While the Government is actively promoting ‘Pradhan Mantri Jan Arogya Yojana’ wherein over ten crore households are provided healthcare facilities in private hospitals, not much is being done to protect patients from violation of their rights when they access such care, various health and patients’ groups under the platform of Jan Swasthya Abhiyan (JSA) have alleged here.
In this direction, the JSA members sought immediate adoption of the Patient’s Rights Charter prepared by the National Human Rights Commission (NHRC) to protect the rights of the health care users, and warned if it is not done, they will press for making it an electoral issue in the forthcoming Lok Sabha polls.
Four months on and the Union Health Ministry is still in the process of finalising the Charter draft that enumerates the rights of patients as well as protection and redressal mechanisms in cases of violations by doctors and hospitals to be made enforceable through existing regulatory frameworks across the country.
Under the banner of the JSA, a national platform working on health and healthcare services across the country, health activists and patients’ groups said that the adoption of the charter is urgent to ensure that the many violations of patients’ rights are immediately addressed to stop loss of health and even lives.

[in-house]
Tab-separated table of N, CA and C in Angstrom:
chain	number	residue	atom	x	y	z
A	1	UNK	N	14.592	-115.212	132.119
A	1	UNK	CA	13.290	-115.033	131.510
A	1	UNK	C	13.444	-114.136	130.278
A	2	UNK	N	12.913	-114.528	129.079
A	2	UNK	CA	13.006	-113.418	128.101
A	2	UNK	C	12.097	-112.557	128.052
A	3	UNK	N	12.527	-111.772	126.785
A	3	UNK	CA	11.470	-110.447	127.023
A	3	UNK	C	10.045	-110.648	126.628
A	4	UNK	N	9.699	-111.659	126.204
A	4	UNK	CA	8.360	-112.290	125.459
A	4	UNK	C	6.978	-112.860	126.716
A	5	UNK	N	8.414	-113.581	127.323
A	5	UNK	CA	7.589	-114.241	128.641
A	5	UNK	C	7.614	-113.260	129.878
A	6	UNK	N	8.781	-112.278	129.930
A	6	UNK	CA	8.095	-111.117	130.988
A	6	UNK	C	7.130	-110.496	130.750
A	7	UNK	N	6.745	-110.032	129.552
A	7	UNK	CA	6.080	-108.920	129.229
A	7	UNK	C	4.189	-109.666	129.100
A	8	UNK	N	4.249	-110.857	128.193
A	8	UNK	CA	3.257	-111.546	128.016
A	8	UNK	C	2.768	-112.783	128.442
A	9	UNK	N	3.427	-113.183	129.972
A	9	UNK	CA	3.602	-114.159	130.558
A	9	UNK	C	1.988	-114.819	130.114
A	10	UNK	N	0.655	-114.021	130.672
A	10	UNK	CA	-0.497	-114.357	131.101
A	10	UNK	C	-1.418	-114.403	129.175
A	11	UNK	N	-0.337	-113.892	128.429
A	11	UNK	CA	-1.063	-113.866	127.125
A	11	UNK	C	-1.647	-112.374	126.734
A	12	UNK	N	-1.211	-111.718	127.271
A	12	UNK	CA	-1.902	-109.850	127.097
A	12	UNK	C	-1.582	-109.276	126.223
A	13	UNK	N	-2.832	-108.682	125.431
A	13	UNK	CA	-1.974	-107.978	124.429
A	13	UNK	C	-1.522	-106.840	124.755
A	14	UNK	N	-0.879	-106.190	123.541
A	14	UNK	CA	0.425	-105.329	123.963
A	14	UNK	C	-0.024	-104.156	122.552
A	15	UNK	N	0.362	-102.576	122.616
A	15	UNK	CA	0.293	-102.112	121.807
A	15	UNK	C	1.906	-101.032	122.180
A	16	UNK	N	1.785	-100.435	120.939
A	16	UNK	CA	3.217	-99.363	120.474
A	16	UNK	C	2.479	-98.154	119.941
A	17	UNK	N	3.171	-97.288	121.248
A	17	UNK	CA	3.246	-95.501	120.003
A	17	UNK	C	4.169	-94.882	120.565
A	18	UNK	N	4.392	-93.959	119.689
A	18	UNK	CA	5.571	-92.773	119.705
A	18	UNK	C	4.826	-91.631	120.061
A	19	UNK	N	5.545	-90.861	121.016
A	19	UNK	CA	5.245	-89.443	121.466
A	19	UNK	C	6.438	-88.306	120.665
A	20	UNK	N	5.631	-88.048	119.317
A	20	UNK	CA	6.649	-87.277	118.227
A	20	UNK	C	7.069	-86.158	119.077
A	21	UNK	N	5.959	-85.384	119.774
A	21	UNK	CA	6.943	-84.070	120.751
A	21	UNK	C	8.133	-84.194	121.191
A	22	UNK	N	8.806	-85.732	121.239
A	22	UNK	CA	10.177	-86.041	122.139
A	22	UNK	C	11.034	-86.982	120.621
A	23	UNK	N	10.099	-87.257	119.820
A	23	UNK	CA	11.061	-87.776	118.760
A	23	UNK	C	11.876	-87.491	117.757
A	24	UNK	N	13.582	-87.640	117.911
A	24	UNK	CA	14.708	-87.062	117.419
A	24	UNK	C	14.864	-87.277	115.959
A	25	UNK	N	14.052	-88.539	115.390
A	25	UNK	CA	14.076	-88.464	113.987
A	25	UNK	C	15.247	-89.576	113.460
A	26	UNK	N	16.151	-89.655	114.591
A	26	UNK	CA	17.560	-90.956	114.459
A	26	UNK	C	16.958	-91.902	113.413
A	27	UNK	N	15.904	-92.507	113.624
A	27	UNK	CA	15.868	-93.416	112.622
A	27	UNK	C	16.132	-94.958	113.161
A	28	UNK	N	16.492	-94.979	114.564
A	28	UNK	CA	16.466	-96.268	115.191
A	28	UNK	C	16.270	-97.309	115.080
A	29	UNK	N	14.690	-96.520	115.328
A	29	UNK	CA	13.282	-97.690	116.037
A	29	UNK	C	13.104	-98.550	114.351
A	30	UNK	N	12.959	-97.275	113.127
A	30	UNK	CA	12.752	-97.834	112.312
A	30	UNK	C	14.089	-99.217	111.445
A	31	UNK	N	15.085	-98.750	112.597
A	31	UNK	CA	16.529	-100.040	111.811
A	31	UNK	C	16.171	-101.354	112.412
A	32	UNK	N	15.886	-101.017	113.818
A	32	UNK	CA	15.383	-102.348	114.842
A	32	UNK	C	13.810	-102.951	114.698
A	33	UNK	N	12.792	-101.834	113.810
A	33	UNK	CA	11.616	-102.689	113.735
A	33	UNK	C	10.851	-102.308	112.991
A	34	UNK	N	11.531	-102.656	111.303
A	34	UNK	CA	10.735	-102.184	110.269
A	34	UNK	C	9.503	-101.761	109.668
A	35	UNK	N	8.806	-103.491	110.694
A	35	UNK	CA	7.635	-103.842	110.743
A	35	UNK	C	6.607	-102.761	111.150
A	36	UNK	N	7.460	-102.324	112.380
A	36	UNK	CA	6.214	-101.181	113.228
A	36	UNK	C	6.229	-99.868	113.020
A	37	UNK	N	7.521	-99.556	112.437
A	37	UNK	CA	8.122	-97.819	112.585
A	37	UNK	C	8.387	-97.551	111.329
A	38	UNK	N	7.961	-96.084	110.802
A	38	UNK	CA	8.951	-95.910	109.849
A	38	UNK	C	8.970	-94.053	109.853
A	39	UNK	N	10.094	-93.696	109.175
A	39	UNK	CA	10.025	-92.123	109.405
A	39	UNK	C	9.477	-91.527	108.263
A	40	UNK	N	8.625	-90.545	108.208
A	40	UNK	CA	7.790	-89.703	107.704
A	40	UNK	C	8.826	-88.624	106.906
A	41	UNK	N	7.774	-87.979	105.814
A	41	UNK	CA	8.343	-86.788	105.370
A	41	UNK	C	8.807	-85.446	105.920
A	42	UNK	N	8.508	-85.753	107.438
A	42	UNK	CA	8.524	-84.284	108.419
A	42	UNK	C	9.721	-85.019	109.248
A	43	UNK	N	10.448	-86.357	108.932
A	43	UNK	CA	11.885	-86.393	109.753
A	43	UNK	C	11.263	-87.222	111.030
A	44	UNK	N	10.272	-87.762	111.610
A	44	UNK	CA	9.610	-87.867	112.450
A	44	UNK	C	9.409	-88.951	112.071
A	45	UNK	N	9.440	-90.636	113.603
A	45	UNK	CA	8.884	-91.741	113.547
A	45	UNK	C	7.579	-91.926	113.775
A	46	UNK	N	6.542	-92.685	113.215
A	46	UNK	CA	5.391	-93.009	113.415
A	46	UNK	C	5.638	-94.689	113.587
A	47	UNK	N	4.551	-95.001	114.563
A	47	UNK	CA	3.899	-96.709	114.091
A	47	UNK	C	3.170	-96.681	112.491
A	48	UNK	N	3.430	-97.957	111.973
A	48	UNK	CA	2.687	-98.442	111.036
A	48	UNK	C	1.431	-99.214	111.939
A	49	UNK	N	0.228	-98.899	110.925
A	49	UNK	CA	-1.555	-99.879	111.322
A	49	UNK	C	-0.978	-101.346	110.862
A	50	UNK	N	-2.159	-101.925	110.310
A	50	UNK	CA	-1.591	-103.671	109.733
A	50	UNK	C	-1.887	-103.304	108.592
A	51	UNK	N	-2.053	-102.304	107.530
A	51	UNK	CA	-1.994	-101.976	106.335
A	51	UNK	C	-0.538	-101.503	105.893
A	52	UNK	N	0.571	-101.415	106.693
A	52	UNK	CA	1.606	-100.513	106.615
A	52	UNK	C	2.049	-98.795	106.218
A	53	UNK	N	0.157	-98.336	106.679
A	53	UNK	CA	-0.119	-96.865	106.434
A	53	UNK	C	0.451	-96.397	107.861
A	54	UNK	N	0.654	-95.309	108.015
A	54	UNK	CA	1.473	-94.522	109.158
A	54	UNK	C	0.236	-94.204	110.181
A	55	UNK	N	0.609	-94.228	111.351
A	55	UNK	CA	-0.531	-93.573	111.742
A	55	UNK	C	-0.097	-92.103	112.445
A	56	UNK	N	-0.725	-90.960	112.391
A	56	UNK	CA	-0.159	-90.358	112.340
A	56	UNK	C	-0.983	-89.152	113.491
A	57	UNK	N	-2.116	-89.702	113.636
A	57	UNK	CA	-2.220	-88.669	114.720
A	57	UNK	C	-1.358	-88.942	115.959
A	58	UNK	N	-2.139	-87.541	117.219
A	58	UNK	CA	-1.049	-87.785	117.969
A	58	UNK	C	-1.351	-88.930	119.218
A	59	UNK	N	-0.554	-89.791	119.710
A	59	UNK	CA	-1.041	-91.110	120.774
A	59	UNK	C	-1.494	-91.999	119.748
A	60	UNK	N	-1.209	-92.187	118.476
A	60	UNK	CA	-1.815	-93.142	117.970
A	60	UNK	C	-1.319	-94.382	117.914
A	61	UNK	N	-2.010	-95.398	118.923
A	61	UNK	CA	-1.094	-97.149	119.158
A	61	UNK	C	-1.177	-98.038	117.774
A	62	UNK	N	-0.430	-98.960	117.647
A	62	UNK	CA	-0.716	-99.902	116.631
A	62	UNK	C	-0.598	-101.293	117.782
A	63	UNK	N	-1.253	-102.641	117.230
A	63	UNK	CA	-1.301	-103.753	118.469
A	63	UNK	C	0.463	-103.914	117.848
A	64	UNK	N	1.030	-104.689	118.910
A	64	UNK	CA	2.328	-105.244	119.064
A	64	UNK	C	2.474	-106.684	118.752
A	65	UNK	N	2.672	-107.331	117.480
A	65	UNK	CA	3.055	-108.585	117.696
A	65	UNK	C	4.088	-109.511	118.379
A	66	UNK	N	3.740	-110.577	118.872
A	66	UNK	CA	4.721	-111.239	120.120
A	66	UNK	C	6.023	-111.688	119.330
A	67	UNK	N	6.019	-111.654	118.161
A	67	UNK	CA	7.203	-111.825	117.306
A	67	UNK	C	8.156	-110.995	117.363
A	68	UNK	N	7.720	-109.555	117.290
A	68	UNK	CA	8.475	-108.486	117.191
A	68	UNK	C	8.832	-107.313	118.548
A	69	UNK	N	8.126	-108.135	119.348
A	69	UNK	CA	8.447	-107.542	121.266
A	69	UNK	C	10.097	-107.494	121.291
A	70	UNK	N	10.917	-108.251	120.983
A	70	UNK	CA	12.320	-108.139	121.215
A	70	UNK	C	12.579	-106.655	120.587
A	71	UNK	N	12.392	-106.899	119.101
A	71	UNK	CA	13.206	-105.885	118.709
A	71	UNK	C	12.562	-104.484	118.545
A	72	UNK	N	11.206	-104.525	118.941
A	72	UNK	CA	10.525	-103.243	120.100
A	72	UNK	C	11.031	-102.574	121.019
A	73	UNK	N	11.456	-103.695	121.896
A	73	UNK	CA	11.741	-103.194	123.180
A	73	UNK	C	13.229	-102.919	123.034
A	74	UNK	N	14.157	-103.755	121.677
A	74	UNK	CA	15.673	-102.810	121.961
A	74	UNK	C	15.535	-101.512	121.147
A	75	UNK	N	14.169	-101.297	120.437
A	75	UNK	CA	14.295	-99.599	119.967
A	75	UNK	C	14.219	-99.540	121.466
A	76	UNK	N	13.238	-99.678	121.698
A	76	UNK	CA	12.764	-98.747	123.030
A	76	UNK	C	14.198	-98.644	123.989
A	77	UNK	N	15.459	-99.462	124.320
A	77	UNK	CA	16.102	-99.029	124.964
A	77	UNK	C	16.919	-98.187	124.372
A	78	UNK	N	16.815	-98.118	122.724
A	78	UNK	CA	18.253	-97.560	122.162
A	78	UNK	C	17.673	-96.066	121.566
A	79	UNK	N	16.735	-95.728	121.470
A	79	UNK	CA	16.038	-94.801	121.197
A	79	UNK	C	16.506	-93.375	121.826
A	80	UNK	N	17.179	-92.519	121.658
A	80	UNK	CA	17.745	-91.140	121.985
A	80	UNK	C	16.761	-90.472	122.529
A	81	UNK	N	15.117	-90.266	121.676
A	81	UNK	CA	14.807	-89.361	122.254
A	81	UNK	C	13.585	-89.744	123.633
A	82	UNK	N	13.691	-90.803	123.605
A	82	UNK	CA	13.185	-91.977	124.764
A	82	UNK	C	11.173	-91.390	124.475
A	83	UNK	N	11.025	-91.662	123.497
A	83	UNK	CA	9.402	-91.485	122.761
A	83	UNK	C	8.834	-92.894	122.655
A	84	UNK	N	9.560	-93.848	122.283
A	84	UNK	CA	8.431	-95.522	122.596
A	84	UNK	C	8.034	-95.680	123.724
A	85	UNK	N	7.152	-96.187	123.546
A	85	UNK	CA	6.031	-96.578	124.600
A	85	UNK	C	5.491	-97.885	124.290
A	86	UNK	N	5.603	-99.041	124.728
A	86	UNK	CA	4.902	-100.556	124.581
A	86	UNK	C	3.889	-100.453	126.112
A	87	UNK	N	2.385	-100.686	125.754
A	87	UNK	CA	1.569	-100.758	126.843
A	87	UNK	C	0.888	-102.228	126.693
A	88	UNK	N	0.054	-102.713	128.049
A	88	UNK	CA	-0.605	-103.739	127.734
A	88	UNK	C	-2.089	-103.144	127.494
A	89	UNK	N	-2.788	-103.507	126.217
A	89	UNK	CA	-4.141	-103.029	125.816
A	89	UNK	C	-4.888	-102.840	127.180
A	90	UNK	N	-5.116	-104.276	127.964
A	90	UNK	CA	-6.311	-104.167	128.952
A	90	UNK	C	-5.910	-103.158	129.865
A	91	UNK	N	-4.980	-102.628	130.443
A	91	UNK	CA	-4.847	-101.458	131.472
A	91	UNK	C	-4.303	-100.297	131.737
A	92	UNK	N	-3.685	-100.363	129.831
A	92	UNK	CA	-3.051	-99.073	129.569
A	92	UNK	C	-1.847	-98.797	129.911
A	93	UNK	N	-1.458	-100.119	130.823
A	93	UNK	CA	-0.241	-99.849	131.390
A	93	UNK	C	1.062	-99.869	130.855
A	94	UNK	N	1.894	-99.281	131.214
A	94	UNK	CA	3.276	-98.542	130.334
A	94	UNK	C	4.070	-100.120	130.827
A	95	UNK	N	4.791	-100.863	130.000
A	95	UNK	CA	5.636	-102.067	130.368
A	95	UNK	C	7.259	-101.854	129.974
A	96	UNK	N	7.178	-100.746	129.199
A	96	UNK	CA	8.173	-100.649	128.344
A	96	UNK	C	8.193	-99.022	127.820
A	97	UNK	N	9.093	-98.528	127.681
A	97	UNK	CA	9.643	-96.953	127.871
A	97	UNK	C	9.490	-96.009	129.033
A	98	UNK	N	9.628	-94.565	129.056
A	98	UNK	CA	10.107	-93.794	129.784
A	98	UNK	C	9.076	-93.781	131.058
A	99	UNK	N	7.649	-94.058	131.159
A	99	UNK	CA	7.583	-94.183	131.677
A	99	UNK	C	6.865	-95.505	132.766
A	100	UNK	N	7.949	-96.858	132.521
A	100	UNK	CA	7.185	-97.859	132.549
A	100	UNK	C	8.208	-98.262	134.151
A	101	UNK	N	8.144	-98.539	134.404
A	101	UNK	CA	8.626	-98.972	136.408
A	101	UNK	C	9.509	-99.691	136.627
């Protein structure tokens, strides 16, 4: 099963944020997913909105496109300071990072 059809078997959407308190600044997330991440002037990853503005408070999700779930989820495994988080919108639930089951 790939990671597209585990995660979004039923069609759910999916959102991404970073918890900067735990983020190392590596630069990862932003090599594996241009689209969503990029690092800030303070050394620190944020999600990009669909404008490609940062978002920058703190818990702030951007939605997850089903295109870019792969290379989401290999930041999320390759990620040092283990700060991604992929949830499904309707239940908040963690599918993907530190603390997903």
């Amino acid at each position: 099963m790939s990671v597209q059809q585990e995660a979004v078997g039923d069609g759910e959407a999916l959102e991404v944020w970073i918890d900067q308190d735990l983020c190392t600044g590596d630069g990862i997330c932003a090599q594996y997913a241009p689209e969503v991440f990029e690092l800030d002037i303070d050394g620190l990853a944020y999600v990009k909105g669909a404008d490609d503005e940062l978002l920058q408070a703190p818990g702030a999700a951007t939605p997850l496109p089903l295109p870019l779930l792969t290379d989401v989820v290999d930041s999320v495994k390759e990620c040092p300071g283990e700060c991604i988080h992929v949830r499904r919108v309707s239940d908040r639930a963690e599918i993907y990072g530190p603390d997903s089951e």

“If the charter is not adopted before the Lok Sabha elections, then a large-scale campaign will be taken up by JSA to demand this as an electoral issue,” they said in a statement here.
Earlier, they held a national level consultation here, where members deliberated on patients’ experiences and violations faced by them especially in private hospitals, and the pressing need to adopt the Charter of Patients’ Rights by the Ministry. The consultation was organised by SATHI, Pune and Sama Resource Group for Women and Health on behalf of the JSA, with participation from several patients’ rights groups and health activists from across India including states of Maharashtra, Tamil Nadu, Odisha, Uttar Pradesh, Haryana, Rajasthan and Delhi, as per the statement.
Prepared by the NHRC, the Ministry in August last year announced its plans to implement it, placing it in the public domain for inviting comments up to September 30, 2018.
Deepa of SAMA (Delhi) spoke about the travails of survivors who while accessing hospitals for treatment experience discrimination, judgemental attitudes, and did not receive any documents that may aid them in seeking justice. Similarly, Sunita Singh from Sahayog and Healthwatch Forum, Uttar Pradesh spoke of the Clinical Establishment Act, which has been adopted by the State but there is a complete absence of implementation.
Abhay Shukla (JSA Maharashtra) stressed on incorporating provisions for patient protection into CE Act, which, he said, will provide the necessary legislative and regulatory mechanism for ensuring patients’ rights.
The activists hope that the Patients’ Rights Charter will act as reference framework for the Union Government and State Governments to give complete protection to patients, while they set up operational mechanisms to make these rights functional and enforceable by law. This is especially important and an urgent need at the present juncture, because India lacks effective regulation of the private medical sector.